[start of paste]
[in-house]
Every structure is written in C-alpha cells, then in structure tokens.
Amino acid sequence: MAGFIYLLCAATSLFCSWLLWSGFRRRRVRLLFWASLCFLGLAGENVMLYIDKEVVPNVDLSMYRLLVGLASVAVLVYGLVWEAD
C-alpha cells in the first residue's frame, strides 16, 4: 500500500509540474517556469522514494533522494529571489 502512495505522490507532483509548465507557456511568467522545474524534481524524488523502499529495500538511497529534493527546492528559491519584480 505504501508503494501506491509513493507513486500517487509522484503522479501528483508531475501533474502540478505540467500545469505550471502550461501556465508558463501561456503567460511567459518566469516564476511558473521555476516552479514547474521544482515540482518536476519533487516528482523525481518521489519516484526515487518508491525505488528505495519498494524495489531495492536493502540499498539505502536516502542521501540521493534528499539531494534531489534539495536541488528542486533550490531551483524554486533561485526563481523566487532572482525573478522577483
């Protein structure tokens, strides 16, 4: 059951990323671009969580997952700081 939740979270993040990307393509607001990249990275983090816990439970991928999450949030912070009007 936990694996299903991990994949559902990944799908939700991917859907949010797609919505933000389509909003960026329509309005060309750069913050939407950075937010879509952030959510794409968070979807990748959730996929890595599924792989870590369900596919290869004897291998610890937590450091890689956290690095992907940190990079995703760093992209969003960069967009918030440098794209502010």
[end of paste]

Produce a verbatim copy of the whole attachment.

[in-house]
Every structure is written in C-alpha cells, then in structure tokens.
Amino acid sequence: MAGFIYLLCAATSLFCSWLLWSGFRRRRVRLLFWASLCFLGLAGENVMLYIDKEVVPNVDLSMYRLLVGLASVAVLVYGLVWEAD
C-alpha cells in the first residue's frame, strides 16, 4: 500500500509540474517556469522514494533522494529571489 502512495505522490507532483509548465507557456511568467522545474524534481524524488523502499529495500538511497529534493527546492528559491519584480 505504501508503494501506491509513493507513486500517487509522484503522479501528483508531475501533474502540478505540467500545469505550471502550461501556465508558463501561456503567460511567459518566469516564476511558473521555476516552479514547474521544482515540482518536476519533487516528482523525481518521489519516484526515487518508491525505488528505495519498494524495489531495492536493502540499498539505502536516502542521501540521493534528499539531494534531489534539495536541488528542486533550490531551483524554486533561485526563481523566487532572482525573478522577483
């Protein structure tokens, strides 16, 4: 059951990323671009969580997952700081 939740979270993040990307393509607001990249990275983090816990439970991928999450949030912070009007 936990694996299903991990994949559902990944799908939700991917859907949010797609919505933000389509909003960026329509309005060309750069913050939407950075937010879509952030959510794409968070979807990748959730996929890595599924792989870590369900596919290869004897291998610890937590450091890689956290690095992907940190990079995703760093992209969003960069967009918030440098794209502010």